Uploaded on

 

  • Full Name Full Name Comment goes here.
    Are you sure you want to
    Your message goes here
    Be the first to comment
    Be the first to like this
No Downloads

Views

Total Views
1,072
On Slideshare
0
From Embeds
0
Number of Embeds
0

Actions

Shares
Downloads
20
Comments
0
Likes
0

Embeds 0

No embeds

Report content

Flagged as inappropriate Flag as inappropriate
Flag as inappropriate

Select your reason for flagging this presentation as inappropriate.

Cancel
    No notes for slide

Transcript

  • 1. Chemical Basis of Molecular Genetics molecular biology uses only a few key concepts for all of the work fit ideas together, and technique are easier to understand A. complimentary sequences bind to each other 2 strands of nucleic acids WANT to stick together (ie. sticky ends) B. enzymes that work in cells work in test tubes too DNA polymerase synthesizes DNA from primers DNA ligase ties 2 pieces of DNA together restriction enzymes cut DNA at particular bases recombinases/transposases work on natural and manipulated DNA C. labeling one thing allows anything bound to it to be identified D. separation by size using electrophoresis E. transfection of DNA into other cells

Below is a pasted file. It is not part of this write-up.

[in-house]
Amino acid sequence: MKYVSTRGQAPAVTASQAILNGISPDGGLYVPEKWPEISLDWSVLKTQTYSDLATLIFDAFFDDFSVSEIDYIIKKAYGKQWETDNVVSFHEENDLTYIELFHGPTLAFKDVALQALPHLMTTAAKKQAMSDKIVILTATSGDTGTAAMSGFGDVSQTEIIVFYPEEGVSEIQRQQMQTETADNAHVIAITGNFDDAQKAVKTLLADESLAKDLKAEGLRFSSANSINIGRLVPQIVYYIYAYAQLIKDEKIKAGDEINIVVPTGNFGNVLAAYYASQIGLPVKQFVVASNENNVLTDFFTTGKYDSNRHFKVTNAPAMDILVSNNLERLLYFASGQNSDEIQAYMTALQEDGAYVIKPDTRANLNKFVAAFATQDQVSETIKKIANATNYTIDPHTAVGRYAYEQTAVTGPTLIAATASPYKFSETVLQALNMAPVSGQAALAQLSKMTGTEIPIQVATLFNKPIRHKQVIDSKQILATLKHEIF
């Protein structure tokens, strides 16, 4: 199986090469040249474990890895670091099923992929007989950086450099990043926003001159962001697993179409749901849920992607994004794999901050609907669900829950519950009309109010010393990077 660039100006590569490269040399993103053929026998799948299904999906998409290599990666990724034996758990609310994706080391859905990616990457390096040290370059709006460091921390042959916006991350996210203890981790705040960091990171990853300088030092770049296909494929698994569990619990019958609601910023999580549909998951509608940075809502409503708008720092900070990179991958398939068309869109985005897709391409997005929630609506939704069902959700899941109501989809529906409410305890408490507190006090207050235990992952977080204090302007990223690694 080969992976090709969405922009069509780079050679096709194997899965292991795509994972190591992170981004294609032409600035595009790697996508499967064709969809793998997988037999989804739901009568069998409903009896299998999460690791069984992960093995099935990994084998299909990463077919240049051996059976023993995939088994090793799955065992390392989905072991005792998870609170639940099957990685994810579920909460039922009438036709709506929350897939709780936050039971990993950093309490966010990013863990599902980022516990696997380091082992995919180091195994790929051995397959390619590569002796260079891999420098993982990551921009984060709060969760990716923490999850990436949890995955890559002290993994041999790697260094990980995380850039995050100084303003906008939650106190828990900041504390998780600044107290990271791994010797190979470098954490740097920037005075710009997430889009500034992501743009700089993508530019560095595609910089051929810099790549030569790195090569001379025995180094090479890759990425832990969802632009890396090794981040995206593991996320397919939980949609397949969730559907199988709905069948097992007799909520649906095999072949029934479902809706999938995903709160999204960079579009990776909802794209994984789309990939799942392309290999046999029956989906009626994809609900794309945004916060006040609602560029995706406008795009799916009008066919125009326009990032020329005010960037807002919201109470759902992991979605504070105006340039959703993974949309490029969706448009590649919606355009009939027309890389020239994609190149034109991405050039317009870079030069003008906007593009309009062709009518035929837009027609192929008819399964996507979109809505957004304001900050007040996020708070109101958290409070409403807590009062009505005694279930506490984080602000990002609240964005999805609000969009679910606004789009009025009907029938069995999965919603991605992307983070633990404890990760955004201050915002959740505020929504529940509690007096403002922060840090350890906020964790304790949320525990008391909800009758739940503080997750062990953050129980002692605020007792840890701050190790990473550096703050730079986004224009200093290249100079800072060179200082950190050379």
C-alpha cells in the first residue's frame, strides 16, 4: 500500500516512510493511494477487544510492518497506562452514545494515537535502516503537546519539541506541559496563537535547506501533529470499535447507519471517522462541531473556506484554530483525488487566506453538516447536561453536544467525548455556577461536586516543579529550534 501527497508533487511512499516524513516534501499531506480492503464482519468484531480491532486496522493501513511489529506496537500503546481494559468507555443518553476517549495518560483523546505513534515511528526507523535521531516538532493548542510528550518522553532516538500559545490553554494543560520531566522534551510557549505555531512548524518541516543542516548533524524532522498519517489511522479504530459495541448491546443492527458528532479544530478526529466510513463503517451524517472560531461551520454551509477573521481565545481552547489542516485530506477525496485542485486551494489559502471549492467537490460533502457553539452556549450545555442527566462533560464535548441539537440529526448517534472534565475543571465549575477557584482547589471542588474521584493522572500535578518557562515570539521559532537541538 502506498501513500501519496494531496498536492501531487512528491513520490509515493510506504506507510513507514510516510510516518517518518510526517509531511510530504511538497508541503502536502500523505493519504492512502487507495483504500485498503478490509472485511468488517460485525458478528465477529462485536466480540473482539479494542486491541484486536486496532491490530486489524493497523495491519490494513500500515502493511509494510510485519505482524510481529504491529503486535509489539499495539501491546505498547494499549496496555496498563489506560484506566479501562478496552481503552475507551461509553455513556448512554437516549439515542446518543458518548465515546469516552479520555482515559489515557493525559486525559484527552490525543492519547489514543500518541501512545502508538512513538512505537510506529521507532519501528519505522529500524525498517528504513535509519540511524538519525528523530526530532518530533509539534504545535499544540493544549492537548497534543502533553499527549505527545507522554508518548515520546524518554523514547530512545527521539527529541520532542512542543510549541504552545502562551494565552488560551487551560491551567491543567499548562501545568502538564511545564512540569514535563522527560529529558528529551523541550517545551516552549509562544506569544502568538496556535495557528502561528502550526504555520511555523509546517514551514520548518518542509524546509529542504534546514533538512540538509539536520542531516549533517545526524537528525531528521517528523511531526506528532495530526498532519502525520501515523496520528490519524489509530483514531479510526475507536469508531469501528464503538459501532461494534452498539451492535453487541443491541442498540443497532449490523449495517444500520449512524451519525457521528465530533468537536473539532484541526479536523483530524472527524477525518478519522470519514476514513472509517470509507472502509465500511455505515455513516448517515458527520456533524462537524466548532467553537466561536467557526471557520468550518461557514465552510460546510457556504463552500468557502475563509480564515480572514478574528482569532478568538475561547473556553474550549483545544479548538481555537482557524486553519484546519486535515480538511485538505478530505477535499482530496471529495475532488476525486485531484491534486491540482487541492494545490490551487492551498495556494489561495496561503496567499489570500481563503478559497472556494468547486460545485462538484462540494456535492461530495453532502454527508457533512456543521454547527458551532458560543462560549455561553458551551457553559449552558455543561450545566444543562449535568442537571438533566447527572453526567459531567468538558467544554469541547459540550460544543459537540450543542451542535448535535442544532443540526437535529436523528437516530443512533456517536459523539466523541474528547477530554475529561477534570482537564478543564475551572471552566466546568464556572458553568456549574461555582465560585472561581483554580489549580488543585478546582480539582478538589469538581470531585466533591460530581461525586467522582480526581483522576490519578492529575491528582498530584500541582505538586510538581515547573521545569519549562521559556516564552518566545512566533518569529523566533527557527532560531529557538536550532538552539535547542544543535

• 2. Restriction Endonucleases Restriction endonucleases : enzymes which cleave within sequences of DNA at particular sequences usually cleave palindromic sequences palindrome : sequence that reads the same way in both directions ie. complementary sequence is identical to the other side GGGCCC restriction site for Sma1 (blunt) CCCGGG restriction site for Xma1 (sticky) most restriction enzymes are protein homodimers, forcing them to cut palindromic sequences restriction fragment : piece of DNA cut by restriction enzymes at both ends
  • 3. sticky end -- cleaved piece of DNA with a short overhang of single stranded DNA (that can be used for sequence specific DNA ligations) G GGCCC note the single stranded DNA is complimentary CCCGG G blunt end -- cleaved pieces of DNA without overhanging nucleotides (any 2 cut pieces can be joined together using T4 or 7 DNA ligase) GGG CCC CCC GGG Restriction Endonucleases